Senator Ricketts’ Weekly Column: Protecting Access to Flex Fuel Vehicles
August 4, 2023
Earlier this year, the Biden administration proposed tailpipe emissions standards that would require up to two-thirds of new cars and trucks sold in the U.S. to be electric vehicles in just eight years. These standards threaten the availability of gas-powered vehicles needed in agriculture. They also don’t consider how less densely populated states like Nebraska lack the infrastructure for electric vehicles. I condemned these detached-from-reality EPA mandates when they were first announced. Last week, I introduced the Flex Fuel Fairness Act to counter the negative impacts of Biden’s mandate. This legislation will encourage private sector innovation and level the playing field for a proven Nebraska solution: ethanol.
As written, the Biden EPA’s standards would tilt the scales in favor of electric vehicles (EVs). Big government mandates like this stifle private sector innovation. They also limit the potential of market-led solutions. Government bureaucrats have no business picking winners and losers like this. President Biden’s focus on expensive, burdensome EV mandates is a mistake that disregards the proven benefits of flex fuel vehicles (FFVs). FFVs are cars and trucks designed to accommodate higher ethanol blends like E30 and E85, which have 30% and 85% ethanol, respectively, in the fuel used to fill up the vehicle.
The Flex Fuel Fairness Act I introduced with Senator Amy Klobuchar (D-MN) would level the playing field for FFVs. The bill adjusts the formula Biden’s EPA is using to mandate auto manufacturers move almost exclusively toward EVs. The bill instead encourages manufacturers also build more FFVs. Providing a meaningful incentive to encourage the manufacturing of FFVs would support the increased use of E30 and E85 across the country.
Biofuels like ethanol are a proven Nebraska solution that more states would benefit from embracing. The higher-blend ethanol gas that FFVs run on saves consumers money at the pump. It reduces our dependence on foreign oil and creates good jobs right here in America. It’s also good for the Nebraska farmers and ranchers who produce ethanol.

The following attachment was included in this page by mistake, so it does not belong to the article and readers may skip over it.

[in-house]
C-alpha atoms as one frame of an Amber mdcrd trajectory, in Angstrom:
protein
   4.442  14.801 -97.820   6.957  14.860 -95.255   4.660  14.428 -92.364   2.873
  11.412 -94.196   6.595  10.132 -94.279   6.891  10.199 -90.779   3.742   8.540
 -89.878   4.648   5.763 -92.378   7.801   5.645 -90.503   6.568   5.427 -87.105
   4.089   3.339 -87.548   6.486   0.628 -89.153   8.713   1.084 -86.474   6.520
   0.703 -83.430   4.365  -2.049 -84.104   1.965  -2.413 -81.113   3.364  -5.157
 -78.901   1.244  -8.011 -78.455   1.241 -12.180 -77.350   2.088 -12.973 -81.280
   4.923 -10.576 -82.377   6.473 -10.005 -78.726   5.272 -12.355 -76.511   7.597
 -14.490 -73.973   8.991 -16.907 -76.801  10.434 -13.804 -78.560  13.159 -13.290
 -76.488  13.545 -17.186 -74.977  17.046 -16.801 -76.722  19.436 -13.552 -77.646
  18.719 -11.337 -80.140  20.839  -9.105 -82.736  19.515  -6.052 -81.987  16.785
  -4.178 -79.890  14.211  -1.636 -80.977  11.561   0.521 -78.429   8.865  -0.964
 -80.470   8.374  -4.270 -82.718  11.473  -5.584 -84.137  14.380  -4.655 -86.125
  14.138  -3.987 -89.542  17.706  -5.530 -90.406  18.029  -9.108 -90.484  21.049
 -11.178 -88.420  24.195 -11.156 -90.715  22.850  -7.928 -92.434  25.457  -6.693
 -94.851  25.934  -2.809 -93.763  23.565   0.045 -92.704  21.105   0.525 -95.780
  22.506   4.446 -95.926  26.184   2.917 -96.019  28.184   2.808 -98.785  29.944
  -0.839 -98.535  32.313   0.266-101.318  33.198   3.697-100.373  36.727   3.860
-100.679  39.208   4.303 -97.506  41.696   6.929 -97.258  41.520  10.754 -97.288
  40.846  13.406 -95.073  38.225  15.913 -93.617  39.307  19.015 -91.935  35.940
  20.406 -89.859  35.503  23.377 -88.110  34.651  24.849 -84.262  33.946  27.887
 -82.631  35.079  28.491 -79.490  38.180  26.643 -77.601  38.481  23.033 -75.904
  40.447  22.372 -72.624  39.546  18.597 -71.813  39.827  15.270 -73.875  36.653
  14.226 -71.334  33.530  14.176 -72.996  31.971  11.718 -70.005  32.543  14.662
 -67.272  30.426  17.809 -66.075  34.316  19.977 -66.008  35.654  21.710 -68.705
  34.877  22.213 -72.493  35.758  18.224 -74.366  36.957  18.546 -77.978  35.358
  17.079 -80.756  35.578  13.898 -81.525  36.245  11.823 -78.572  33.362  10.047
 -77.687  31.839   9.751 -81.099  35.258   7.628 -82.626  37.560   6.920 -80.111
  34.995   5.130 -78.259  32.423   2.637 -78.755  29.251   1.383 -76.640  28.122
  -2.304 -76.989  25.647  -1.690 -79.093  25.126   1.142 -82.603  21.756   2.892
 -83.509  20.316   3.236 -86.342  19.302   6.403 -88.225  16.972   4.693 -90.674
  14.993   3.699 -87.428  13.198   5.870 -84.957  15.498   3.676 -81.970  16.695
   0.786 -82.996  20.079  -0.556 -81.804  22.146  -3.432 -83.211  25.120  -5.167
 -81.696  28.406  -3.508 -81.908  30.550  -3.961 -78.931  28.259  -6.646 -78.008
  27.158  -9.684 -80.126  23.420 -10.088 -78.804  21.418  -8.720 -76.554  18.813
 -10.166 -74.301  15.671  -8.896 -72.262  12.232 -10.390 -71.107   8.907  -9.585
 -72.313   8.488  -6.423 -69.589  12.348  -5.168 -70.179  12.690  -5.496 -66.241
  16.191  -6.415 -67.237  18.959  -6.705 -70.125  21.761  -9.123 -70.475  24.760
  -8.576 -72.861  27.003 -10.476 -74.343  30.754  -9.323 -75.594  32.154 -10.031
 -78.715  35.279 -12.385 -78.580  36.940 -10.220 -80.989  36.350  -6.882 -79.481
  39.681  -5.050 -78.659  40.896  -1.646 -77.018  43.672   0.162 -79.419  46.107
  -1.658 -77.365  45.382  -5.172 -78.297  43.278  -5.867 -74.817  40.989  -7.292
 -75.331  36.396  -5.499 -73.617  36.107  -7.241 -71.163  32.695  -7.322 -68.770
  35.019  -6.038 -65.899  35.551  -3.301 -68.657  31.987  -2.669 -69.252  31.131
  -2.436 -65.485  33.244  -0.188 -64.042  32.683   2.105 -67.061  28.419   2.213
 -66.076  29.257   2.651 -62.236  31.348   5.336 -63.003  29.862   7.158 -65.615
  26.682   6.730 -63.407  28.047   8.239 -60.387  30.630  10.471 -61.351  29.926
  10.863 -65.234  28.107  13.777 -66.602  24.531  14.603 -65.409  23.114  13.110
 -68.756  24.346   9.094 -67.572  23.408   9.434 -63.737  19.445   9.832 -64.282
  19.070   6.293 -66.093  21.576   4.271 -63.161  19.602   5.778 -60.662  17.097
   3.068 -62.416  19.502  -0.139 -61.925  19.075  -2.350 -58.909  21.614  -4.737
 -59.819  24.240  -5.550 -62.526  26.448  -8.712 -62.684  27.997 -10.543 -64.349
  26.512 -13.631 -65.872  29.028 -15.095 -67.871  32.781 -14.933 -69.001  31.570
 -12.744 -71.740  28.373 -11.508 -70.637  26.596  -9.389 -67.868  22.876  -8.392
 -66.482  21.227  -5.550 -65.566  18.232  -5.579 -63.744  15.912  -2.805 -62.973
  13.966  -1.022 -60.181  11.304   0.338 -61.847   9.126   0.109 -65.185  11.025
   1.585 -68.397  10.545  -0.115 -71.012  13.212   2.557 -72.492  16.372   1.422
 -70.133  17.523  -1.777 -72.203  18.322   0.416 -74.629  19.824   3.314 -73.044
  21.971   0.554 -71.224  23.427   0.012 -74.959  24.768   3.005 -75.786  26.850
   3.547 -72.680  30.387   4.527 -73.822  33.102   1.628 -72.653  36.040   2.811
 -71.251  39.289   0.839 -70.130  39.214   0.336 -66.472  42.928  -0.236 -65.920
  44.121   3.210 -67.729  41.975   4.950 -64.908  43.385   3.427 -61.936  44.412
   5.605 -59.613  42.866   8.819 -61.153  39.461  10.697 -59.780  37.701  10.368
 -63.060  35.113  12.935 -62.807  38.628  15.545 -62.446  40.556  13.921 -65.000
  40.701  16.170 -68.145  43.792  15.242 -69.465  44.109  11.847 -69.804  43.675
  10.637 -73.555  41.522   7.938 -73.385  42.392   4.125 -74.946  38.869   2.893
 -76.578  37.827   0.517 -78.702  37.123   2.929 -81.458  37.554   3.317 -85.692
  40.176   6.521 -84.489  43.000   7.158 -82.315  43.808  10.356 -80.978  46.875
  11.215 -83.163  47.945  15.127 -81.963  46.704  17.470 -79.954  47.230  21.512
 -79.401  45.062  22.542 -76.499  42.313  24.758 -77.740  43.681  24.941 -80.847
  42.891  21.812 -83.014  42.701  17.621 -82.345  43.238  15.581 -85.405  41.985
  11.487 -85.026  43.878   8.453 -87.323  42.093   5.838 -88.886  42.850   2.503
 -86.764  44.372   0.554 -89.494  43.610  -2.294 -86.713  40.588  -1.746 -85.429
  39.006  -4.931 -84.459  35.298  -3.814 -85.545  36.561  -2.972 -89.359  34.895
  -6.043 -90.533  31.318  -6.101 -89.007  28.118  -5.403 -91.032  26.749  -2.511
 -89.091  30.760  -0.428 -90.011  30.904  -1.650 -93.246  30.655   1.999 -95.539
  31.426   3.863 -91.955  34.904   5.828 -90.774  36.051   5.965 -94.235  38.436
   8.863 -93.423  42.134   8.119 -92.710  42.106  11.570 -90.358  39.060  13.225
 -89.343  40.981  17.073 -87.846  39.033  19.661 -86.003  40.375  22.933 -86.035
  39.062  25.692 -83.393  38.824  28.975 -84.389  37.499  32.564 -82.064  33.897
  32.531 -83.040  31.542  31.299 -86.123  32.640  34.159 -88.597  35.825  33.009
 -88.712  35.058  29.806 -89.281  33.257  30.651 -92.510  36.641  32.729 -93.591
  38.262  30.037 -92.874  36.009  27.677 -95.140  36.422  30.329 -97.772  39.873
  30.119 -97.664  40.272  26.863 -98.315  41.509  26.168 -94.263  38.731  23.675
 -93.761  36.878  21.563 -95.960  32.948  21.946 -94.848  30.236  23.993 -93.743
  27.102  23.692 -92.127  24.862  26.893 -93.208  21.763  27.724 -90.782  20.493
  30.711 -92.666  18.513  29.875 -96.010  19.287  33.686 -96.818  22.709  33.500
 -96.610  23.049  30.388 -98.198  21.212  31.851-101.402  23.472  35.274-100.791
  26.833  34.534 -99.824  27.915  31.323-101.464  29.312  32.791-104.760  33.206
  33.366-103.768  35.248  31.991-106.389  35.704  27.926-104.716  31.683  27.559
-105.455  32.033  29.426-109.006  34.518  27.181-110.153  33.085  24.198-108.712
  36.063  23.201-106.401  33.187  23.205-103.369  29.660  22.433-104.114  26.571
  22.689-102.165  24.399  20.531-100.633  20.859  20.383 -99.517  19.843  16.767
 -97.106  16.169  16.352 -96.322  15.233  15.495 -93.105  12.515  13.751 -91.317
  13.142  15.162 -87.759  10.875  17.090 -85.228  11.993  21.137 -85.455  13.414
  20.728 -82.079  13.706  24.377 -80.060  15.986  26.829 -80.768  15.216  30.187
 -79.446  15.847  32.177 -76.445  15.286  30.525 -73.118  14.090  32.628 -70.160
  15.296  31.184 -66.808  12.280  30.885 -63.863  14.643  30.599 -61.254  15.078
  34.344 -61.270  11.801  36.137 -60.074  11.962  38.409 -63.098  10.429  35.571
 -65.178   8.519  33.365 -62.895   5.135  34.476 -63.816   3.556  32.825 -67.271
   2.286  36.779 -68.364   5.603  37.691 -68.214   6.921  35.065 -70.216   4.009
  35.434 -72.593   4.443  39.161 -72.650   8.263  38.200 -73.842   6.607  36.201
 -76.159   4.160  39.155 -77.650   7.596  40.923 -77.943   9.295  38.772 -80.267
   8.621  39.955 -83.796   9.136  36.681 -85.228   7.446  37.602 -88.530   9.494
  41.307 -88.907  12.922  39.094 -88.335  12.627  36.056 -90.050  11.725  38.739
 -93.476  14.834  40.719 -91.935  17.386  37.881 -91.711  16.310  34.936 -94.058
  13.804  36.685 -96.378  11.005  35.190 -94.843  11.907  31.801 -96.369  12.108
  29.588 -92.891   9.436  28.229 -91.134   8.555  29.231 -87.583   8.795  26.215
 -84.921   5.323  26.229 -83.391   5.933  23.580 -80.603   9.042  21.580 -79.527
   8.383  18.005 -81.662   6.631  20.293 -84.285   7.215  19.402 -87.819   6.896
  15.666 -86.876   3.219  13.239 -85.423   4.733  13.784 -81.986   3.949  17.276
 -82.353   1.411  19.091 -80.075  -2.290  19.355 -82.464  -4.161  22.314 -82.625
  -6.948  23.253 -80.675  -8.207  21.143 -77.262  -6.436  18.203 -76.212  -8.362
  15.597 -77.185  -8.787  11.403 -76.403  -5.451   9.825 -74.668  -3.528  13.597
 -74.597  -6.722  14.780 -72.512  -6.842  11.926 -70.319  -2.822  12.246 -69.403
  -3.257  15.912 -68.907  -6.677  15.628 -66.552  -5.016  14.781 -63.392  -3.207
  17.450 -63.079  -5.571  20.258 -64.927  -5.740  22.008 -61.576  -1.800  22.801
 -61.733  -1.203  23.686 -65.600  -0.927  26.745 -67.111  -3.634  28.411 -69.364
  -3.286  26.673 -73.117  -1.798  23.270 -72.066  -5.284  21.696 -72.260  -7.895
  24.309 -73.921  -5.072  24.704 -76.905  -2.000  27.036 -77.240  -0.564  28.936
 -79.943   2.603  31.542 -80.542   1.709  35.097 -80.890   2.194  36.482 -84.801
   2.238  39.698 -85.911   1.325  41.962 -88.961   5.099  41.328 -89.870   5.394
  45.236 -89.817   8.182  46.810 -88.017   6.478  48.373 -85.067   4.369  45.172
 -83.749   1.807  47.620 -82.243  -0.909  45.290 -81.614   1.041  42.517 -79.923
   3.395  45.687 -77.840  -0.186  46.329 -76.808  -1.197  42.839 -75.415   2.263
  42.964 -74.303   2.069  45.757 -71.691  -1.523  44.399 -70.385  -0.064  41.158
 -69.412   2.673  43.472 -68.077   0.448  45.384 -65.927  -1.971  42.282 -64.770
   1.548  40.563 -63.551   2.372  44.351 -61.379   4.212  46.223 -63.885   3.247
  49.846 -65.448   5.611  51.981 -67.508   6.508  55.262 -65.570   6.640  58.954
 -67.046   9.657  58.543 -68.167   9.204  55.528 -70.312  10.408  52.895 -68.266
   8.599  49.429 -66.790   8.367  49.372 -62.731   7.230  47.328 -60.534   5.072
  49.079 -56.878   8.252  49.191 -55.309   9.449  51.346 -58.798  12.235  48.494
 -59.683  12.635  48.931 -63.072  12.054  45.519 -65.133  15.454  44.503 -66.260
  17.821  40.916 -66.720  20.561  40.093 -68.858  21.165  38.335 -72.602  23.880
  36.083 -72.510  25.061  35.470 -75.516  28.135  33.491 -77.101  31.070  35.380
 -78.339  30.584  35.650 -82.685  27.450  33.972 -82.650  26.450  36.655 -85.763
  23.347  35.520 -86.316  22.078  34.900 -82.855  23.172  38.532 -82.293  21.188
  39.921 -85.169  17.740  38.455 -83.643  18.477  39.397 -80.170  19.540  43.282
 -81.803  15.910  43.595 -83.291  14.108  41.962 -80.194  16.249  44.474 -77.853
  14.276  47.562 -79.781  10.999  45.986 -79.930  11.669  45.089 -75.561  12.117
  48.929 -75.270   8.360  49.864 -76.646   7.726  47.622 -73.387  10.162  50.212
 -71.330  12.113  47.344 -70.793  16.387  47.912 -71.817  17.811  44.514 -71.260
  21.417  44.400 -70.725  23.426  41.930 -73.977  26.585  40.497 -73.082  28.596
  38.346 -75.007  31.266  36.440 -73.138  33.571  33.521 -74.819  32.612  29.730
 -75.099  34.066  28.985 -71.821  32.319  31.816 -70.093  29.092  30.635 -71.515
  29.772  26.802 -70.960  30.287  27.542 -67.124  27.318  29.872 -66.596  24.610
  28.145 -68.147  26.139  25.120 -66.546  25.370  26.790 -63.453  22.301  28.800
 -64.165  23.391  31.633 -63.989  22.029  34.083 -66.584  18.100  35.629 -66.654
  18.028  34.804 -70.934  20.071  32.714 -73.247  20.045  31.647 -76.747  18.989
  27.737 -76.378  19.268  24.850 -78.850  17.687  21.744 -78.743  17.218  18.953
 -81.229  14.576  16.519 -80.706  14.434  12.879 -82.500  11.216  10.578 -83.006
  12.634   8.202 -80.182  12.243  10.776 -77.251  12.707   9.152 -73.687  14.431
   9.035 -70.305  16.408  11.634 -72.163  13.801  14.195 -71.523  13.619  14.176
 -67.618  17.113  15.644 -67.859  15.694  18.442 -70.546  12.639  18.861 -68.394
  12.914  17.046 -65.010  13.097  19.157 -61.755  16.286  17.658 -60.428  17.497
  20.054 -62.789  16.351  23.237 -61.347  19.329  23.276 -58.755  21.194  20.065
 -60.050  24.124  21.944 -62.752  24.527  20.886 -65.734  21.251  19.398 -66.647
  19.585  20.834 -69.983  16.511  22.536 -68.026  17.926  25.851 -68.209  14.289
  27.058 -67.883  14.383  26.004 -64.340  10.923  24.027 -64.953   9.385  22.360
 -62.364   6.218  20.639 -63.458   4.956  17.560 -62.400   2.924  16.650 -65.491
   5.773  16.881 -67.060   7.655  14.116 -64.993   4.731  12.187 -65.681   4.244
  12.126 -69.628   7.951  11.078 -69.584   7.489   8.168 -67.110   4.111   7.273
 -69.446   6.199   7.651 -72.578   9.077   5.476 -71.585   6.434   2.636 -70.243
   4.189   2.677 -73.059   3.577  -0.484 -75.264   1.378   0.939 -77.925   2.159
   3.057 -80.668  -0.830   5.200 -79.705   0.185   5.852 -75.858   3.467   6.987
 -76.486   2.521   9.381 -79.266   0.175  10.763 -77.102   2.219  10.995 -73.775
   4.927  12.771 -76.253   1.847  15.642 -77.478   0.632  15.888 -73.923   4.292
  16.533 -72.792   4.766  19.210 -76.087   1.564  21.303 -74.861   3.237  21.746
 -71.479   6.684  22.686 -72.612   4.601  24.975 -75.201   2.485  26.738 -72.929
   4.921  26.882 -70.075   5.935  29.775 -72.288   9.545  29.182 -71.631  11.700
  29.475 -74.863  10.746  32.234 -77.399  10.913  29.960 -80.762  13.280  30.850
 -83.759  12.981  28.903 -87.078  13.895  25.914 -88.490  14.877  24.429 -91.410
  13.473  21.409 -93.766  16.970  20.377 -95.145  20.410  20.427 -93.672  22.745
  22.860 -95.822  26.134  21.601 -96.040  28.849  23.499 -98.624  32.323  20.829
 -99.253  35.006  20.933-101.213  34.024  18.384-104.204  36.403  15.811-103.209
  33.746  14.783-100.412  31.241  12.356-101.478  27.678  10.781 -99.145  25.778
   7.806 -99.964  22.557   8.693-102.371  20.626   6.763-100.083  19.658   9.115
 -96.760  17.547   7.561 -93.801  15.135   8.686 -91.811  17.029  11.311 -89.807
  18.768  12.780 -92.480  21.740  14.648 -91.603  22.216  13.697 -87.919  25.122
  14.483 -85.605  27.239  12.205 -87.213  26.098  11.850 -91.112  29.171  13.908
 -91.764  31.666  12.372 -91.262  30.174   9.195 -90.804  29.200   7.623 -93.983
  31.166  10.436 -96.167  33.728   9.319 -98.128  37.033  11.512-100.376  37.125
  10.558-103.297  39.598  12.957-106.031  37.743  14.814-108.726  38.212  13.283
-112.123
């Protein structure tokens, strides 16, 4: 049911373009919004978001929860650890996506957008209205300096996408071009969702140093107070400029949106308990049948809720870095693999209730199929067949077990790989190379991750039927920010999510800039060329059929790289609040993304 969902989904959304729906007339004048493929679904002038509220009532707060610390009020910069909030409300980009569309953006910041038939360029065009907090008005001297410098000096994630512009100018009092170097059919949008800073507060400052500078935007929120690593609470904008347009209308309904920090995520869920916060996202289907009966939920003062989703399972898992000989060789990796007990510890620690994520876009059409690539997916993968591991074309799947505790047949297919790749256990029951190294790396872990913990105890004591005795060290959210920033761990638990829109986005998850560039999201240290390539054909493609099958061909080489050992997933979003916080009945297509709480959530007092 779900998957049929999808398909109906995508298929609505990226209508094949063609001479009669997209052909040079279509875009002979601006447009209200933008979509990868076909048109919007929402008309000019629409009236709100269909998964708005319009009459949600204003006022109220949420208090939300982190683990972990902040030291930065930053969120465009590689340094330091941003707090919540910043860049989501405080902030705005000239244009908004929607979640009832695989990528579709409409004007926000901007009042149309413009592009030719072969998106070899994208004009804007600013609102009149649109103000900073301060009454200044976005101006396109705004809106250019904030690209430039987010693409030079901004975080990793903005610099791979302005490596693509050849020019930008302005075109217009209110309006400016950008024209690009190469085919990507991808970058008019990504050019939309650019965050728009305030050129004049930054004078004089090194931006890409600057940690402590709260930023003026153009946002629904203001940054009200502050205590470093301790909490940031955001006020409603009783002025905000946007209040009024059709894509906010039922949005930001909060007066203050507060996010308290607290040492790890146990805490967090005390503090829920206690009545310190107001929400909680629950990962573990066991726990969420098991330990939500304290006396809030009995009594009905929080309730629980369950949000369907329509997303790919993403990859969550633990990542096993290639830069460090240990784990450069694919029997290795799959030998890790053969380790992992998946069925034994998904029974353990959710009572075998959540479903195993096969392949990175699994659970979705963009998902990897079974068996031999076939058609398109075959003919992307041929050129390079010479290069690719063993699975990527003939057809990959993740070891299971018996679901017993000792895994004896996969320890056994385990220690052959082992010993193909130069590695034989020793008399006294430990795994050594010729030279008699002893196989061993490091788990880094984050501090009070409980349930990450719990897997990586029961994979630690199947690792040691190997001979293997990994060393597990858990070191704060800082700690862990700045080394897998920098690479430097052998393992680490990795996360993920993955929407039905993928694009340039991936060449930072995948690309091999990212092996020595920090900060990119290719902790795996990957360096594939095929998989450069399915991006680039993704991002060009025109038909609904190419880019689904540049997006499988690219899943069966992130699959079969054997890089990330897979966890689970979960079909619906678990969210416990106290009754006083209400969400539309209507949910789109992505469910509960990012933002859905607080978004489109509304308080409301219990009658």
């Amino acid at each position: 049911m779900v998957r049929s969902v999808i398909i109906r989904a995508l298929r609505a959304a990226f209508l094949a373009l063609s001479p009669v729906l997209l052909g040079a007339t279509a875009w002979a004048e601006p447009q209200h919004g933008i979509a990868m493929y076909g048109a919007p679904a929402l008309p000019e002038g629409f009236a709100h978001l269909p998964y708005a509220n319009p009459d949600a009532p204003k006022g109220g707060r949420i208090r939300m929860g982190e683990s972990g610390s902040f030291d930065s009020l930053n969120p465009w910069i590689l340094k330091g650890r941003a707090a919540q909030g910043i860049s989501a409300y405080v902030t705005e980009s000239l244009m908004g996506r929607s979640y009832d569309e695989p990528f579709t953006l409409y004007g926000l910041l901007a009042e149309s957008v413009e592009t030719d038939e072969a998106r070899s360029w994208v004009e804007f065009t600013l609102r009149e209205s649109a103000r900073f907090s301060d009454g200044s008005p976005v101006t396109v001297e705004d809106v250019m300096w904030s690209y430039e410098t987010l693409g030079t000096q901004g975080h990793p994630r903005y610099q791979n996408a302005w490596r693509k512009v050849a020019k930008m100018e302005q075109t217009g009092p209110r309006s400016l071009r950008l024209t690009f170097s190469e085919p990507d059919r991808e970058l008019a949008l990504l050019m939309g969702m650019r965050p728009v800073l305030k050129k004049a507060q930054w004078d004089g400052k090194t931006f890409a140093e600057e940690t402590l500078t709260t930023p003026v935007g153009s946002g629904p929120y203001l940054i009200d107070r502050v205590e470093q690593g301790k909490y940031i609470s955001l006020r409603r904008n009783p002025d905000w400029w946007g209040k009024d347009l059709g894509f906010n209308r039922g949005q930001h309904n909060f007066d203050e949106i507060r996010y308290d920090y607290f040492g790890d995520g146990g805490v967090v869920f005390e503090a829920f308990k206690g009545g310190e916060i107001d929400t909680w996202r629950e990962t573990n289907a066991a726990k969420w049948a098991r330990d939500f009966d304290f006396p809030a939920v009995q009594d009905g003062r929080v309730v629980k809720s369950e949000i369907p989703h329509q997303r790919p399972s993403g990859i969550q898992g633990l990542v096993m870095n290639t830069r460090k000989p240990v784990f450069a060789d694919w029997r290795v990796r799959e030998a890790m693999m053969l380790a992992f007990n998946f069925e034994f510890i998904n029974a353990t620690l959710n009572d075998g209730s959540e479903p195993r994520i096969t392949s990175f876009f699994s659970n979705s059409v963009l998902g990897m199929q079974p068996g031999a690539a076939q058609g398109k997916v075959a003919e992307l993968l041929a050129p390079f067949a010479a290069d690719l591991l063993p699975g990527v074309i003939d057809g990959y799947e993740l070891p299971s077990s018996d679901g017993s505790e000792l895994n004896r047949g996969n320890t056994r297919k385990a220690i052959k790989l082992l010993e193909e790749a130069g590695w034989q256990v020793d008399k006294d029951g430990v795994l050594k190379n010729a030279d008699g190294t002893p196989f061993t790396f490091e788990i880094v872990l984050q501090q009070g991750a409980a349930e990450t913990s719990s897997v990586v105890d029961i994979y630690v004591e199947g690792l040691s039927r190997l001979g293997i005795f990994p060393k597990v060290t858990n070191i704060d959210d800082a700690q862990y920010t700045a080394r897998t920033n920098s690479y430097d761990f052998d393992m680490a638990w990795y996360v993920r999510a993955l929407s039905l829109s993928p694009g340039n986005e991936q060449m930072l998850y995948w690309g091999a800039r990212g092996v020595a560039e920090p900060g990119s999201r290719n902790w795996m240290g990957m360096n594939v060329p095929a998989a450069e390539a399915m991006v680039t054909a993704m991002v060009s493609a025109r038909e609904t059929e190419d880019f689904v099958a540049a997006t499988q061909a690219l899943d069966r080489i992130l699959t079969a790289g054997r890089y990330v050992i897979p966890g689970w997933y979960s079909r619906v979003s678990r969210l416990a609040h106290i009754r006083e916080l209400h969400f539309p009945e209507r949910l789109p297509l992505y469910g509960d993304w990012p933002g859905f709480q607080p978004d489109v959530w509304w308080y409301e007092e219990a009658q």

More FFVs would go a long way in combatting the worst impacts of the EPA’s regulation while still benefitting our environment. Department of Energy studies have shown that FFVs running E85 reduce lifecycle emissions by 31% compared to gasoline. Our bill would give auto manufactures who make FFVs the credit they deserve for doing that. More FFVs would also provide a different choice for consumers who don’t want to be forced into EVs. Additionally, instead of increasing dependence on foreign adversaries like the Chinese Communist Party who mine the minerals needed for EV batteries, FFVs increase the need for American-made biofuels.
There are a lot of ways to fight Biden’s overregulation nightmare. I’ve joined with Republicans in the House and Senate repeatedly to use Congressional Review Act legislation to attempt to overturn Biden’s mandates. I’m also proud to have worked with our Attorney General when I was Governor to fight them in the courts. The third option to attack these mandates is through legislation that changes the very rules Biden is using to enforce them. The Flex Fuel Fairness Act is one such effort.
In Nebraska, we let market-driven solutions dictate how we address challenges. Consumers make choices that work best for them and their families. The private sector innovates in response to consumers’ preferences. Government shouldn’t be dictating either. I continue to oppose these burdensome regulations and will use any method to fight them. The Flex Fuel Fairness Act is one way to do this and push back on the Biden administration’s top-down government approach.
Along with Senator Fischer and the rest of my colleagues in the Nebraska delegation, my team and I are here to serve you. Contact my team and I anytime by phone at 202-224-4224 or on my website at www.ricketts.senate.gov/contact. I am honored to serve our great state and will continue to work to protect the Good Life from Washington overreach.